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Talk nerdy to me

Let’s Talk Nerdy about fighting wildfires, democratizing fine art, new frontiers in OCD research, stressed-out whales, and putting names to the faces in Civil War photos.

Fighting fire with data

Supercomputers and 3D simulations predict the spread of wildfires by projecting the constantly changing, interactive relationship between fire, fuels, atmosphere, and topography. Courtesy Los Alamos National Lab.

The November 2018 Camp Fire in Northern California was the deadliest wildfire in the US since the 1918 Cloquet fire in northern Minnesota. The Camp Fire claimed the lives of eighty-eight people and injured seventeen. Over 153,000 acres of land burned and the estimated cost to insurers is between $7.5 and $10 billion.

Wildfires are complex, but scientists can now model the factors that contribute to their ignition and spread. Alexandra Jonko, a researcher at Los Alamos National Laboratory, models fires in detail using a supercomputer and a system called FIRETEC.

With FIRETEC, Jonko can simulate the effects of different wind speeds on a fire’s spread. This helps fire managers make decisions when doing prescribed burns. Fire managers also use airborne lidar to visualize trees and ground-based lidar to see the vegetation beneath the trees, to give experts an idea of what fire-feeding fuels are present.

Computing power won’t eliminate wildfires, but it will help scientists gain a better understanding of the factors that make them so destructive.

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More than a reasonable facsimile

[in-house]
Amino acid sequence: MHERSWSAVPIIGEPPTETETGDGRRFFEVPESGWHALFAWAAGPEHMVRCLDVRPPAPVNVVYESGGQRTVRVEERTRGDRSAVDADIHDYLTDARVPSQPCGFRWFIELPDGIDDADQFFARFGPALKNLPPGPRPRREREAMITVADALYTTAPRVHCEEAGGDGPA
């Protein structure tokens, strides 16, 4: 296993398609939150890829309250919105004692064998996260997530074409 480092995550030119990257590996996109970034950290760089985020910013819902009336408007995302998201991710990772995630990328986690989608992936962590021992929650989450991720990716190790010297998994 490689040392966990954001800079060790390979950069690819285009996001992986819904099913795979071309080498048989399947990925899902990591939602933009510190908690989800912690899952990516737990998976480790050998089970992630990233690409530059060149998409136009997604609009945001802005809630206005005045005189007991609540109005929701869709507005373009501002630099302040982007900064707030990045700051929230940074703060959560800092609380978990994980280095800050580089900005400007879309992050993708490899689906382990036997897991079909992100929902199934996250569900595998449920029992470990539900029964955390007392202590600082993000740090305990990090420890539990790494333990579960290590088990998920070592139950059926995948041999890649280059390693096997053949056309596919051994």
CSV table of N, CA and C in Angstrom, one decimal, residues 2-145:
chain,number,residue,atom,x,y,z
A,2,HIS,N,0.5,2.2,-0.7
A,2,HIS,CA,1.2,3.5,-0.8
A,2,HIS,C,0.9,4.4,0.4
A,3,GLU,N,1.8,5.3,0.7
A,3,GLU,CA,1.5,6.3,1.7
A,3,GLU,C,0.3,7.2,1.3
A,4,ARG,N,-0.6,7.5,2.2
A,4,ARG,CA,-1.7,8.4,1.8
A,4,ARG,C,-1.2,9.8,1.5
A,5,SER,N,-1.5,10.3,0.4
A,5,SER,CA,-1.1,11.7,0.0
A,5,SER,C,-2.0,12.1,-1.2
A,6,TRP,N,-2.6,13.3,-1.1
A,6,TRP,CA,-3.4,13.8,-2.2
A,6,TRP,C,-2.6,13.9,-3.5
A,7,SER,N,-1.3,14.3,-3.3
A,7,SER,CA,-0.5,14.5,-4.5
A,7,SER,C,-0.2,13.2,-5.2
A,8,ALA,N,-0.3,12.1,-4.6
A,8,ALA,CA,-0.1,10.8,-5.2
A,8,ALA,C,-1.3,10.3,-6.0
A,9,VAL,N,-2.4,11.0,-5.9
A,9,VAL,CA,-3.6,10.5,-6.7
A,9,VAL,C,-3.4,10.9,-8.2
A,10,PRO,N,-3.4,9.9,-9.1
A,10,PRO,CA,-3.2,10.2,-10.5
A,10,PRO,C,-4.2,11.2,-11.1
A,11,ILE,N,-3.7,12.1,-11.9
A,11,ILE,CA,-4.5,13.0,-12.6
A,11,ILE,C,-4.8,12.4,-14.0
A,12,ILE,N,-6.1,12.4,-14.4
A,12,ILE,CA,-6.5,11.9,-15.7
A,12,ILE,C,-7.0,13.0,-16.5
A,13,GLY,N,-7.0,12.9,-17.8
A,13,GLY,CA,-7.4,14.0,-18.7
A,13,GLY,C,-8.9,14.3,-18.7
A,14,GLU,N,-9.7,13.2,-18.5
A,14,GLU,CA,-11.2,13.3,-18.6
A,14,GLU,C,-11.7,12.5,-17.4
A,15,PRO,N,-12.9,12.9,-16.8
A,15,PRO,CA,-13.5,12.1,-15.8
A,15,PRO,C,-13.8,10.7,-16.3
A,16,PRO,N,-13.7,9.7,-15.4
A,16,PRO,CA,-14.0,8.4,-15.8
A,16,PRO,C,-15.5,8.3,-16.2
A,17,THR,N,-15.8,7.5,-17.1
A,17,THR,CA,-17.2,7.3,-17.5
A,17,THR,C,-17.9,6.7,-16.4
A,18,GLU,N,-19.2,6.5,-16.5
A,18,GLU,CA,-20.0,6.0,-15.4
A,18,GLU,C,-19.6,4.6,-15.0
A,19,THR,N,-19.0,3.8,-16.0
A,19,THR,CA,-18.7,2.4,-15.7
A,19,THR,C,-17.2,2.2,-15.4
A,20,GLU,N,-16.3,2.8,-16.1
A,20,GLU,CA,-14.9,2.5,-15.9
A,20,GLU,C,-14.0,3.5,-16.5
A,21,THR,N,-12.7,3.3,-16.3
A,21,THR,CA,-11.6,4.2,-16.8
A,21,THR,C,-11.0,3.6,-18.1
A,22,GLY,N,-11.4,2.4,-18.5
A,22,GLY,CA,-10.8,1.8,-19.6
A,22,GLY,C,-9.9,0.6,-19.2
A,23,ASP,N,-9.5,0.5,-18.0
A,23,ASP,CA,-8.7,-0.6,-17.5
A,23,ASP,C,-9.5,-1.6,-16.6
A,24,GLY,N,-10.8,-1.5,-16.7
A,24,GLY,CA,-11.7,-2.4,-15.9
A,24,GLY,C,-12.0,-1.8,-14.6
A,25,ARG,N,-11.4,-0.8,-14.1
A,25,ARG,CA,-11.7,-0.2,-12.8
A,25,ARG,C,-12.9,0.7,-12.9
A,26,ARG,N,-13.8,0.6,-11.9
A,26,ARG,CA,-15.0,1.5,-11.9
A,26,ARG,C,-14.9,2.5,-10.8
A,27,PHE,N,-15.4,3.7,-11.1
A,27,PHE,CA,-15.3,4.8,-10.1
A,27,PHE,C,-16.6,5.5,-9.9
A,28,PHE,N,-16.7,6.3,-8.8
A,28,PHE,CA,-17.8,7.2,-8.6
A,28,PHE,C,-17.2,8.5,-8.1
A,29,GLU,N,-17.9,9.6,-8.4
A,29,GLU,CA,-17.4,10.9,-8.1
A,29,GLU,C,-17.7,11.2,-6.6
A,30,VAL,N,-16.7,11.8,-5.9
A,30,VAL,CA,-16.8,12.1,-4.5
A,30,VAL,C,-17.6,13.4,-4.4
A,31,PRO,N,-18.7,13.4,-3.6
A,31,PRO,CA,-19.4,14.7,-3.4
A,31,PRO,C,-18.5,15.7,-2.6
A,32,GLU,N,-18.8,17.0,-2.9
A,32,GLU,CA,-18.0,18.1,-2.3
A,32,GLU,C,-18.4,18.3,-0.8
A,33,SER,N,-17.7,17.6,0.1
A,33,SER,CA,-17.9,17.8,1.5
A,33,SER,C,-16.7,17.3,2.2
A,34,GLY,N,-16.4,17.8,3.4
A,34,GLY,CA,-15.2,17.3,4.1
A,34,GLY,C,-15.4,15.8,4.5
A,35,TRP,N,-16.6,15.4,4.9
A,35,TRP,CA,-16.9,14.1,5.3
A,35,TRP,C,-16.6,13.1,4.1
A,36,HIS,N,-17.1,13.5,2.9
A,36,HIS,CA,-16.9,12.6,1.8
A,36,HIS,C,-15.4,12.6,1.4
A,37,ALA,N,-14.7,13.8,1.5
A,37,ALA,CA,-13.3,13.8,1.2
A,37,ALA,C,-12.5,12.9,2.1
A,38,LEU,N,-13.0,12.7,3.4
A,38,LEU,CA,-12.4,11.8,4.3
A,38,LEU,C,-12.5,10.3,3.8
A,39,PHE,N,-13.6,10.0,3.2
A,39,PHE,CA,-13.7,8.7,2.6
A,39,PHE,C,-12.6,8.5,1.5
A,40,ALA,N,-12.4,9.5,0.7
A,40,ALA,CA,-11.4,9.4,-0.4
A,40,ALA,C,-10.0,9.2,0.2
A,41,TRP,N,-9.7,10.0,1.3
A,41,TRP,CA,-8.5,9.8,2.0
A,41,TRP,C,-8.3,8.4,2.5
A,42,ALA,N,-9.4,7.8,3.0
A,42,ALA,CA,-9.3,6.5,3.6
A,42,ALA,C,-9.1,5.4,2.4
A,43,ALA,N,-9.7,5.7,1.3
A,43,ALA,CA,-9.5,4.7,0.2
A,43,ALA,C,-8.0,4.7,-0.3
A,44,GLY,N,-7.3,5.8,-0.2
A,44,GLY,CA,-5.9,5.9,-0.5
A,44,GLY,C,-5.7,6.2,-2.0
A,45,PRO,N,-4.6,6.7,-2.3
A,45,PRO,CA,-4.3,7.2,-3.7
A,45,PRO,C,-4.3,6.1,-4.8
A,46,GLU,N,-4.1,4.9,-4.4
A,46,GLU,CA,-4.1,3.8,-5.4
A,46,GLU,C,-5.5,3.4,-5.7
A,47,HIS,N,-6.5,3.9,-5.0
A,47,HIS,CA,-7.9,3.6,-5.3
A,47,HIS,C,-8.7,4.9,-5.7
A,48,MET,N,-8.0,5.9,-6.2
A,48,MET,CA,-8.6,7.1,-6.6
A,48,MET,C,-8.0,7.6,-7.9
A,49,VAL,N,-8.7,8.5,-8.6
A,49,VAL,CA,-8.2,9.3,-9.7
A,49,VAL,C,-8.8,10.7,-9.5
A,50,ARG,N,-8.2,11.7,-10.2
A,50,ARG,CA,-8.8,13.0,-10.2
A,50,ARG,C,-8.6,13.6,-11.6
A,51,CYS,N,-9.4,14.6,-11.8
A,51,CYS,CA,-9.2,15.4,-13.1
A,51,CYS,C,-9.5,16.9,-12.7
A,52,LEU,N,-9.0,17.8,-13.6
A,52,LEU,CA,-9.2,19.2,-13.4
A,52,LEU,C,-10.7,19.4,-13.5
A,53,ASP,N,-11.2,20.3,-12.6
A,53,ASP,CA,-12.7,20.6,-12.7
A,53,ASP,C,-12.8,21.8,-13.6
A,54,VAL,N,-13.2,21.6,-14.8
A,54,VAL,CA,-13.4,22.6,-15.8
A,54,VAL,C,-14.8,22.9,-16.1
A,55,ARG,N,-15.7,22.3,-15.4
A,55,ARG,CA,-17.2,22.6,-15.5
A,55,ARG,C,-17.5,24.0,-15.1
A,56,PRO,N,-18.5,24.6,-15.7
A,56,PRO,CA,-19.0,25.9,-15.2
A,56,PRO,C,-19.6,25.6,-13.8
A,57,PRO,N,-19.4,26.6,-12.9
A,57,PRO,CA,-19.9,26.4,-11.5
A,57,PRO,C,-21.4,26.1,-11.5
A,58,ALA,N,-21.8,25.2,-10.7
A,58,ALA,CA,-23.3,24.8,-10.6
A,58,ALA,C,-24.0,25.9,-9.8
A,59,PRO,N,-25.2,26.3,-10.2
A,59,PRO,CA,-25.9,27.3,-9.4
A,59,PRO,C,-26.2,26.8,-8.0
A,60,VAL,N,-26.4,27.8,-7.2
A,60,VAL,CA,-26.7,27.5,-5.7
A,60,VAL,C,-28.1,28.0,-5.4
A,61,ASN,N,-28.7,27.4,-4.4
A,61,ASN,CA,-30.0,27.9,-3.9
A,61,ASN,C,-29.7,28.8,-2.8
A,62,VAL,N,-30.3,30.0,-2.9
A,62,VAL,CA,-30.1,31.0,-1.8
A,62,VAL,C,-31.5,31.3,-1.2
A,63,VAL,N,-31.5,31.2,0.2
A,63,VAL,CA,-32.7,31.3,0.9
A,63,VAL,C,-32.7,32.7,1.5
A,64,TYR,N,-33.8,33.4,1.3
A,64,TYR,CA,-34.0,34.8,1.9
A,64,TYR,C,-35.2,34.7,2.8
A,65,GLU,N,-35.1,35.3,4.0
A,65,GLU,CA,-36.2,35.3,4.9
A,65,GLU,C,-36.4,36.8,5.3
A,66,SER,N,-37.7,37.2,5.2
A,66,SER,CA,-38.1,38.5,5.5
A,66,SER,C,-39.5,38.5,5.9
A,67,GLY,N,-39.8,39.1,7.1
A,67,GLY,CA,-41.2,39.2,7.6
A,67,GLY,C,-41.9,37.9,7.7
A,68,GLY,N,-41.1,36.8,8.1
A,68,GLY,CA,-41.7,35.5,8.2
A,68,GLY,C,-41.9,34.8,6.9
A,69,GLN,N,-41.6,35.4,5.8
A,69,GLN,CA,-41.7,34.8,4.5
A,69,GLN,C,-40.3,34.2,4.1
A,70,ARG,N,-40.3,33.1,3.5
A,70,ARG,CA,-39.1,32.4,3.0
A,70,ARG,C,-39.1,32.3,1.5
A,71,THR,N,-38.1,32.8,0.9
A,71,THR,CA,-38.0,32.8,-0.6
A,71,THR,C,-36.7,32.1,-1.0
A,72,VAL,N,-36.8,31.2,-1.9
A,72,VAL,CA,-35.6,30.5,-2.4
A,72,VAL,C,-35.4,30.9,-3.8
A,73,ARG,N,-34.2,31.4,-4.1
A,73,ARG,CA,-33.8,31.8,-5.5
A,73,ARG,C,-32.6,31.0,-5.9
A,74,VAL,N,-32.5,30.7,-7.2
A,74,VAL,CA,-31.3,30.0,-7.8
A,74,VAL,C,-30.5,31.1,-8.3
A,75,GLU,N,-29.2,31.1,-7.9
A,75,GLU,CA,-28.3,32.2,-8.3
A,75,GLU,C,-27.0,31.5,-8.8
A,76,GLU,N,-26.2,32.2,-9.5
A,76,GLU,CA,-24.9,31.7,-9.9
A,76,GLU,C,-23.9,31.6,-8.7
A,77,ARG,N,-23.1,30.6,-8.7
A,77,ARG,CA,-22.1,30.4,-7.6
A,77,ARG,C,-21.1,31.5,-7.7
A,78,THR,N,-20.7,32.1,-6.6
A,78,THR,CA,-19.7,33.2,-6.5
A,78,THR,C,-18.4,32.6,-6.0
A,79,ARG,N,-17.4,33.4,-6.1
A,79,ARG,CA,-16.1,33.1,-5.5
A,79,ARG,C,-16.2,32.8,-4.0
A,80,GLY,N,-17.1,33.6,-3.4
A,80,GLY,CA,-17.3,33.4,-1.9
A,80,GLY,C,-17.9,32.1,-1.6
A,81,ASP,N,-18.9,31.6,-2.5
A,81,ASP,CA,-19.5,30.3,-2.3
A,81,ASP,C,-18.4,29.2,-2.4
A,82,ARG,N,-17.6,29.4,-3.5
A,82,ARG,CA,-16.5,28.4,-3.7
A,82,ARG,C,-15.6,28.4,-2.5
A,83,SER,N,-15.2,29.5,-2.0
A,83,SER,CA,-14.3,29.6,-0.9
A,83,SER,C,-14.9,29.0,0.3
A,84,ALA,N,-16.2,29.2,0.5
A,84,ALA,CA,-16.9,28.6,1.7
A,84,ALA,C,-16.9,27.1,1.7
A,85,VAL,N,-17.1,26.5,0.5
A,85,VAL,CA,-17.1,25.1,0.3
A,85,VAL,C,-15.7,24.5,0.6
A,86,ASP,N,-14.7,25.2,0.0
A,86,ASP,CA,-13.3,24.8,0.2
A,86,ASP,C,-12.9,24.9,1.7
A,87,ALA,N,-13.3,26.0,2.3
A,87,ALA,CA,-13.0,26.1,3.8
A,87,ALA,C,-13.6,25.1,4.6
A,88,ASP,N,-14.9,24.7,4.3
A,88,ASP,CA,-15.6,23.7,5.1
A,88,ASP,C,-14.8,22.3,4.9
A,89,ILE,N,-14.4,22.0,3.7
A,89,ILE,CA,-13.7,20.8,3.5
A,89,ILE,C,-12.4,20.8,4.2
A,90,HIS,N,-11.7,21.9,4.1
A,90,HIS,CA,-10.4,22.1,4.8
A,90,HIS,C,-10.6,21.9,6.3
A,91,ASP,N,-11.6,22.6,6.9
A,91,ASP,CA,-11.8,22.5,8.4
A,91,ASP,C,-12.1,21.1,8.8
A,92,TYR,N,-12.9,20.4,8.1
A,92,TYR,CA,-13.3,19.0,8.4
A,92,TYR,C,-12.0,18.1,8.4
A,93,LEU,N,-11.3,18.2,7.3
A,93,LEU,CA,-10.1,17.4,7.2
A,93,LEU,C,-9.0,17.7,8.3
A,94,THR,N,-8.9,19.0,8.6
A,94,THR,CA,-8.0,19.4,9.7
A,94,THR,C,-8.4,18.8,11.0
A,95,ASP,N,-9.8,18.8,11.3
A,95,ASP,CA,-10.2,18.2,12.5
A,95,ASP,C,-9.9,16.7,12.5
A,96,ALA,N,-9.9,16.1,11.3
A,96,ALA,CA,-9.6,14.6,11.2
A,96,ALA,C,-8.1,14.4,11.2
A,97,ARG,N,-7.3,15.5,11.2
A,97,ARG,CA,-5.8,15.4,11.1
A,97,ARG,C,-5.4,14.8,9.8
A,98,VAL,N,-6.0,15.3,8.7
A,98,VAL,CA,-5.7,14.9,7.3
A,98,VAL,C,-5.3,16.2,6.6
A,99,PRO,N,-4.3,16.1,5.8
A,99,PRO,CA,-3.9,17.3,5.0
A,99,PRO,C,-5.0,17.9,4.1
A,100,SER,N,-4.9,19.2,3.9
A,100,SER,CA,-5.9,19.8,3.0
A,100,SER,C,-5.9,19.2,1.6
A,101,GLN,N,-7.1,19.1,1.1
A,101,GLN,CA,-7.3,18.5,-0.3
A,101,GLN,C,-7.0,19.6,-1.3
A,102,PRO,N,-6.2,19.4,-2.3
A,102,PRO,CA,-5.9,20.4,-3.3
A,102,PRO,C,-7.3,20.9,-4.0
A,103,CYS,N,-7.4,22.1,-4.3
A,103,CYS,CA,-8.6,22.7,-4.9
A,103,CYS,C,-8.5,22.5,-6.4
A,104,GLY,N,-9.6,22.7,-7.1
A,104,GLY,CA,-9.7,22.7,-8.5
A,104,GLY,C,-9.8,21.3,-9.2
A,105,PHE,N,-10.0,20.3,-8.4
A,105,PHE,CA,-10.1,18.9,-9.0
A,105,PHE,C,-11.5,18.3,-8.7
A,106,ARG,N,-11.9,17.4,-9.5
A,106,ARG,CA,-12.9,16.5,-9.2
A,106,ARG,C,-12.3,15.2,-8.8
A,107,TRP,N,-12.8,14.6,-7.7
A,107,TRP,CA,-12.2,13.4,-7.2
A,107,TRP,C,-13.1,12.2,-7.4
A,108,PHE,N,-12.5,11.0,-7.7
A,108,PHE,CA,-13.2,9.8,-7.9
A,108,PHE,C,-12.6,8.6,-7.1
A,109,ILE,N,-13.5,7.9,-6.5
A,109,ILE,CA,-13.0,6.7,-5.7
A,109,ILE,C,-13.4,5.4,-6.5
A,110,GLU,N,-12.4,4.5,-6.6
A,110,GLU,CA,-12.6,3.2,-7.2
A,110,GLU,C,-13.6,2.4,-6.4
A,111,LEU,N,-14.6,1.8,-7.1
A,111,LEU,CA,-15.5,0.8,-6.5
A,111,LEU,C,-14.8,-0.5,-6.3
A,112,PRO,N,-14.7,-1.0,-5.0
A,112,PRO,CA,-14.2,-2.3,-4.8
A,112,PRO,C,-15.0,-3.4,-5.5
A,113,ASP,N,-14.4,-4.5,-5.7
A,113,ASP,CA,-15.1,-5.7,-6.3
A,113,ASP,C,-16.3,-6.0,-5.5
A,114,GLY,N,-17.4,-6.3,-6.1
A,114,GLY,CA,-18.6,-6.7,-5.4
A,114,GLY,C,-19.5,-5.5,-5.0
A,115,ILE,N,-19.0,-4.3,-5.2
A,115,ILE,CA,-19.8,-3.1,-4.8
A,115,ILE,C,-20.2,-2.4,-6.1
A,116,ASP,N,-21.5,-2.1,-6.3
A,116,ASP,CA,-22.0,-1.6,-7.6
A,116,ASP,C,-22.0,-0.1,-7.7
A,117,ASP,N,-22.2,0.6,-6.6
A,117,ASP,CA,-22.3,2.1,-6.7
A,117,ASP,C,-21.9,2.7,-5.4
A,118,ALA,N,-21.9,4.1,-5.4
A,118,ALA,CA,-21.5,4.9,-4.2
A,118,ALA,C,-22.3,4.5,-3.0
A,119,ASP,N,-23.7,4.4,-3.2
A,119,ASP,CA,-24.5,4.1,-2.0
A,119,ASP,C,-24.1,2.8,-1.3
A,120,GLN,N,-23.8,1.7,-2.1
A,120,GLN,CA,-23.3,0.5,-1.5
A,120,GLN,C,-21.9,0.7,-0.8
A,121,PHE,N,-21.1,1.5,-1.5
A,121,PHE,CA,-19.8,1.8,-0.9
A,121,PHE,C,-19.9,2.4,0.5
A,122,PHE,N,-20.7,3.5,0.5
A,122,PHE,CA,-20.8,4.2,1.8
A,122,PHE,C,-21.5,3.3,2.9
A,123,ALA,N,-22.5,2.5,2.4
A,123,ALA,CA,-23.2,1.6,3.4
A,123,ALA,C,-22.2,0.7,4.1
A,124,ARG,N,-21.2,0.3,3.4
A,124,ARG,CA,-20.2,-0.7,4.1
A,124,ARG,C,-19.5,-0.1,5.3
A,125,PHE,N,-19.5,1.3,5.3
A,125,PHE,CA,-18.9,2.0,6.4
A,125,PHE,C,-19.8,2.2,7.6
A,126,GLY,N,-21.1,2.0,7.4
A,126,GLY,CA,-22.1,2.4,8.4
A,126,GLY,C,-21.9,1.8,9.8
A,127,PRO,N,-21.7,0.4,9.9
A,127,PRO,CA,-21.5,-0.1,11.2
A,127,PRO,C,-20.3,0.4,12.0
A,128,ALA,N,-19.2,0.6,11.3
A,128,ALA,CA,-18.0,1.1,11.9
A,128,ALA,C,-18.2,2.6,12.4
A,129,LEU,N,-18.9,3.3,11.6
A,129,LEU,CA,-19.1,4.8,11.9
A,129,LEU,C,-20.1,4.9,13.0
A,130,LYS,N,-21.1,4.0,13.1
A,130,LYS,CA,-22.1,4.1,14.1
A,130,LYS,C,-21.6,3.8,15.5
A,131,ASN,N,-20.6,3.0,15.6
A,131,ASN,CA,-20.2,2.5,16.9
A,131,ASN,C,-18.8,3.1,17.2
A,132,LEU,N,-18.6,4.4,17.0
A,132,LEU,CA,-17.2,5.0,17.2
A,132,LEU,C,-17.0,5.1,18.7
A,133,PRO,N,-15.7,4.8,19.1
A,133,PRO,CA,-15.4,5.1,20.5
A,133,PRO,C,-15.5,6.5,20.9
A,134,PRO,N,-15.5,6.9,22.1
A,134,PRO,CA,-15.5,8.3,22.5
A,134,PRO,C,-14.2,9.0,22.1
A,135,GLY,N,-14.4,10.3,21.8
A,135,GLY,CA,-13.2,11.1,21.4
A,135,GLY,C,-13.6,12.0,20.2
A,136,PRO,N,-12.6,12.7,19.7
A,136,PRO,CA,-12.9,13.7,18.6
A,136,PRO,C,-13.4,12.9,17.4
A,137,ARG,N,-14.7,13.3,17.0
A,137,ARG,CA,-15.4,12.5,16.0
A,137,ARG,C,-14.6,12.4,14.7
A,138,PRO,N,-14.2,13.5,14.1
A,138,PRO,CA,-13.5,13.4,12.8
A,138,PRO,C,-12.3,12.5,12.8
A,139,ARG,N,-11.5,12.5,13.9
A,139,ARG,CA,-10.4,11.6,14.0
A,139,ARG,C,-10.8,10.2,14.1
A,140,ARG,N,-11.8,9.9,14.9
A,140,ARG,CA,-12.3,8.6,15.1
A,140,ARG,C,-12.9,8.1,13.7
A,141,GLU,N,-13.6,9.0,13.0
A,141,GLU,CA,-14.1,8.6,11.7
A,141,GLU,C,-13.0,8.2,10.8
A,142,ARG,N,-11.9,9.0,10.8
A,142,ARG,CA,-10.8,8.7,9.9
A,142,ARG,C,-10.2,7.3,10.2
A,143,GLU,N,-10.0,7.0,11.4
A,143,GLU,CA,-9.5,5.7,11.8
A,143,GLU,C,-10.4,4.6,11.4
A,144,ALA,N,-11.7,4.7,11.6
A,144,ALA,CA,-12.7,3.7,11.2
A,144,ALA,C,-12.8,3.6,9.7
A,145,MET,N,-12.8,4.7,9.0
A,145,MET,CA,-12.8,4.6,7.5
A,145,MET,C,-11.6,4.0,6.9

Most of us will never be able to hang an original Degas or Monet in our living room, but a promising new technology may give us access to authentic facsimiles.

The RePaint system reproduces paintings with a deep learning model that determines how to stack 10 different inks to recreate specific shades of color that remain consistent under any lighting condition. Courtesy MITCSAIL.

RePaint is a system developed by Researchers at MIT's Computer Science and Artificial Intelligence Laboratory (CSAIL). It uses 3D printing and deep learning to recreate existing works of art. These high-quality facsimiles can be used to expose art pieces to a broader audience while leaving the originals unharmed.

An essential part of the researchers’ work with RePaint is accurate reproduction of spectral color. They’ve developed a technique called "color-contoning," which incorporates a 3D printer and ten different transparent inks stacked in very thin layers. They combined their method with  "halftoning," in which an image is created with dots, rather than continuous tones.

Mike Foshey, a mechanical engineer on the team says there is a tendency for fine art to be locked up and kept away from the public. He believes RePaint can be used to create inexpensive and accurate reproductions for the whole world to enjoy.

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Stuck in a loop

<strong>Stuck in ‘wrongness.'</strong> People with OCD may have repeated thoughts of behaviors that cause anxiety, such as a fear of germs, compulsive counting, or excessive hand washing. A recent study of brain scan data show that specific areas of the brain are associated with the repetition of OCD. Here’s some good news for people who struggle with obsessive-compulsive disorder (OCD). In a recent study, researchers were able to identify the specific areas of the brain and processes associated with the repetitive behaviors of OCD. The study suggests that when you have OCD, your brain gets stuck in a loop of “wrongness.”